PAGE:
In the wake of the violence in Charlottesville, Virginia, right-wing groups have cancelled rallies around the country. But that hasn’t stopped the counter-protesters from showing up.
In New York, dozens of people took part in a rally outside Google’s corporate campus. Right-wing organisers had intended to protest there in defence of a Google employee who was fired after writing a memo criticising the company’s diversity policy. The protest organisers, however, cancelled the rally days before, citing “alt left terrorist threats”.
Instead, more than 50 demonstrators filled the streets outside Google on Saturday, carrying signs reading “Racism is not patriotism” and “White nationalism is terrorism”.
Kia Niambi, one of the protest organisers, said the protest was motivated in part by the white supremacist rally that took place in Charlottesville the weekend before.
“I know that people have a lot of the same mindset, but you think that no one else thinks like you," she explained.
“So you need to create a platform that everyone can come together on, so that we can all speak out and make sure that people know that this is not ok, and that we are going to change it.”
She added that the message remained the same whether the right-wing protesters turned out or not.
“It’s not about them,” she said. “We still have a message that we want to put out there. And we need everyone to know that this is not going to fly.”
The protest, organised by three young women of colour, drew a large, diverse crowd to Manhattan’s wealthy, Chelsea neighbourhood. One family travelled from the neighbouring borough of Queens with mother, father, and daughter in tow.
The mother, Angela Powers, said she had marched for civil rights in Queens in the 1960s.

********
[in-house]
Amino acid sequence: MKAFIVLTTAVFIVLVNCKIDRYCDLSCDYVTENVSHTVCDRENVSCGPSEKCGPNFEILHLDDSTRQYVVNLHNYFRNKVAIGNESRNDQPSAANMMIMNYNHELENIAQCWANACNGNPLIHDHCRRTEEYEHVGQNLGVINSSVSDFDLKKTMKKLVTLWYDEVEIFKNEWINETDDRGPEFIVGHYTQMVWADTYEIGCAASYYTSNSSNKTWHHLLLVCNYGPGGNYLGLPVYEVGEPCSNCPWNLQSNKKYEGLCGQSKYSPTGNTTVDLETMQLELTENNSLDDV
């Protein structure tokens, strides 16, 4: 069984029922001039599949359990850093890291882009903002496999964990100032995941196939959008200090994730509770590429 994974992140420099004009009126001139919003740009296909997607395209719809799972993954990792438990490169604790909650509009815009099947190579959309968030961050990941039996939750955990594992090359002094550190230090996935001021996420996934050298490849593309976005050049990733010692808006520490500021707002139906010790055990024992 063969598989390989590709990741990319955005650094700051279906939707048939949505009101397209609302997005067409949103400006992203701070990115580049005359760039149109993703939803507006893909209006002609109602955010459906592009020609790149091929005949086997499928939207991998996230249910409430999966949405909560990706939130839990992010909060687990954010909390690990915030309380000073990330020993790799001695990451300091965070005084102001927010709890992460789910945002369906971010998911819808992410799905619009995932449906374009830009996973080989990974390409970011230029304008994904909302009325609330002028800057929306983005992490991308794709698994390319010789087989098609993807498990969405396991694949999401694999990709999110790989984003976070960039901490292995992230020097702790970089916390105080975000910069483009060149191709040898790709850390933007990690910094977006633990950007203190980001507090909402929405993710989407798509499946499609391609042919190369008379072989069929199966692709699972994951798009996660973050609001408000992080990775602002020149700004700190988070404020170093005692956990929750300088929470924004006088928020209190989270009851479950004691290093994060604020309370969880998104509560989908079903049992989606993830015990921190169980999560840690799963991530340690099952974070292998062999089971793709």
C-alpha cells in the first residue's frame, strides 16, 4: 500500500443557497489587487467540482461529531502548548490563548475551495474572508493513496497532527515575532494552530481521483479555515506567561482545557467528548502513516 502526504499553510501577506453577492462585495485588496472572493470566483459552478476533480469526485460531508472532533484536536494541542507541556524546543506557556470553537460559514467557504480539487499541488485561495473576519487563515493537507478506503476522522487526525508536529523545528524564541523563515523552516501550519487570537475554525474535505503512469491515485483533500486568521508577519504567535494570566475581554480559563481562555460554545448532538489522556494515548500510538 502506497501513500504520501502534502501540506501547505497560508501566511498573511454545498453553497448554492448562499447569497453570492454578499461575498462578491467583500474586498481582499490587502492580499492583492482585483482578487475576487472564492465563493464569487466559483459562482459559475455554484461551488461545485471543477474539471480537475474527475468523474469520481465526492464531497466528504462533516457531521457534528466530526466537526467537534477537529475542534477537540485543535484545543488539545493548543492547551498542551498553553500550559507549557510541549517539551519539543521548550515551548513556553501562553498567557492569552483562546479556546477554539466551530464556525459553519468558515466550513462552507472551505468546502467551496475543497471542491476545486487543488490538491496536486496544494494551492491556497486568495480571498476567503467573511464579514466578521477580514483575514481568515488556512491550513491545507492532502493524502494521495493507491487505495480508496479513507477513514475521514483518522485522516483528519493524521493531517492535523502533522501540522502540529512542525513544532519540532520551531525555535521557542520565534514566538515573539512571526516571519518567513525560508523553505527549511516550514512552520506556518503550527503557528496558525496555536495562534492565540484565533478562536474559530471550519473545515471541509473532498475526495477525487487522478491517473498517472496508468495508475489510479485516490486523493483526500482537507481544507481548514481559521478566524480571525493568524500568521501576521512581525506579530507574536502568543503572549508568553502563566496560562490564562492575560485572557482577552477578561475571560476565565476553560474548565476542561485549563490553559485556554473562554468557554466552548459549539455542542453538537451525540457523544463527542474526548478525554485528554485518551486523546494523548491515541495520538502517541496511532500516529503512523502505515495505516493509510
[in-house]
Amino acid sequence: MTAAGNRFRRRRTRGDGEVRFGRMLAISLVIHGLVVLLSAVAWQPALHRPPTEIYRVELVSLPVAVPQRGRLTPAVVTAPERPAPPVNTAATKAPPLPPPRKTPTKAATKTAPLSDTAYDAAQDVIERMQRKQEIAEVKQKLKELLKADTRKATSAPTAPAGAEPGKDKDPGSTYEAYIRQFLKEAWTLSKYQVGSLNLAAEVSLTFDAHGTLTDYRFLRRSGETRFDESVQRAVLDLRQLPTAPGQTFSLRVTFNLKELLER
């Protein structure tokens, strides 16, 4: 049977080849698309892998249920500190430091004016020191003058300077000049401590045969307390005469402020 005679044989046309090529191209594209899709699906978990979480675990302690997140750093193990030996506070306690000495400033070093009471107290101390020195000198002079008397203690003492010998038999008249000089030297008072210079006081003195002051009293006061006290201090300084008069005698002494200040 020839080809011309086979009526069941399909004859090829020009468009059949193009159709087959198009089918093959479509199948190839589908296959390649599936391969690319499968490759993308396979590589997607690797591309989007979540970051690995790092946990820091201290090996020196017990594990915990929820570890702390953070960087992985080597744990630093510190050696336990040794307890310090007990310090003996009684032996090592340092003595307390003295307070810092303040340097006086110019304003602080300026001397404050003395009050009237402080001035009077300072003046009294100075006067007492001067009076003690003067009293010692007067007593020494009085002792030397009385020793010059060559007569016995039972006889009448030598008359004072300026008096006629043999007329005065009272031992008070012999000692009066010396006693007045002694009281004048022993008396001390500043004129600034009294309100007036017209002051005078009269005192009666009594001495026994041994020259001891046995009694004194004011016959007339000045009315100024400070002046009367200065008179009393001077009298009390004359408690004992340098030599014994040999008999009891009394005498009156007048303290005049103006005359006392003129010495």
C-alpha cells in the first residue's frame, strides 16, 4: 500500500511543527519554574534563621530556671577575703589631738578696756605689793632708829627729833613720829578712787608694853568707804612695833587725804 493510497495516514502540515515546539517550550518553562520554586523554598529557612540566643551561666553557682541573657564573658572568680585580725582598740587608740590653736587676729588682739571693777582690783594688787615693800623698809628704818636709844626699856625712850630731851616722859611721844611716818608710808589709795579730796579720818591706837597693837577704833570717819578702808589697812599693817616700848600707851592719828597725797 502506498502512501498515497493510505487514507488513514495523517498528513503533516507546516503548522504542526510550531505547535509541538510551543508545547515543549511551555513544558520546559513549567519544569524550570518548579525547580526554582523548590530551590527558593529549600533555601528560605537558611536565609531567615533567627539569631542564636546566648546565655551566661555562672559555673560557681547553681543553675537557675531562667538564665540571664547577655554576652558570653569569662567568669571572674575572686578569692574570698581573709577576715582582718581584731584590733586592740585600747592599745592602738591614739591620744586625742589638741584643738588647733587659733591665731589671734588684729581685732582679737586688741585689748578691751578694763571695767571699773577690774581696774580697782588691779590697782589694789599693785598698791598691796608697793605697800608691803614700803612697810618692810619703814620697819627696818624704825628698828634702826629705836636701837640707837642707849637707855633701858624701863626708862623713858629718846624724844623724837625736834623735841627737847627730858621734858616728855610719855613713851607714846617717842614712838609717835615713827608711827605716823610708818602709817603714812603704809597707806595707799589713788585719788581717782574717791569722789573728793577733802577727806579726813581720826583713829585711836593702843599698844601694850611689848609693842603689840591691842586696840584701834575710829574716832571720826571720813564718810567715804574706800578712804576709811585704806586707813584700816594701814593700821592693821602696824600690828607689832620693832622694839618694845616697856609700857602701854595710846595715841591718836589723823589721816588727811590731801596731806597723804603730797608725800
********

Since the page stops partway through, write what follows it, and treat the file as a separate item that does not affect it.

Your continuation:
“I think it’s been a lot of years and not enough change since I was 25,” she said, looking at her daughter, Danielle. “Now I have a 25-year-old. I thought we would be further.”
That was a common sentiment at the rally, where protesters chanted, among other things: “No Trump, no KKK, no fascist USA.”
The cheers were a stark contrast from those that had rang out in Charlottesville the week before, where tiki-torch bearing marchers chanted about “blood and soil”.
Matthew Dominguez, a Brooklyn resident, said those very chants had shocked him into action today.
“In this day and age, the mere fact that I’m standing in New York City having to protest Nazis, the fact that I have to be protesting white supremacy – that there's even this feeling that this fringe group of white supremacists even matters – is so upsetting,” he said.
Meanwhile, in Boston, conservative protesters were vastly outnumbered by counter-protesters at their "free speech" rally in Boston Common. According to police, between 15,000 and 20,000 counter-protesters turned out, compared to a few dozen rally participants.
President Donald Trump condemned the counter-protesters in a tweet, calling them "anti-police agitators". (He later appeared to backtrack, adding that "many" of the protesters were "speaking out against bigotry and hate".)
In New York, however, protesters extolled the need for peaceful protest.
"I feel like we all need to have a voice and say that what's going on isn’t right," said Catherine, a Queens resident and DREAMer – the beneficiary of an Obama-era policy that allowed undocumented minors to stay in the country.
"If we don’t [speak out] then it’s going to get worse, and we can’t let it get worse," she added. "That’s what happened in Nazi Germany. People didn’t have a voice, and look where that led them."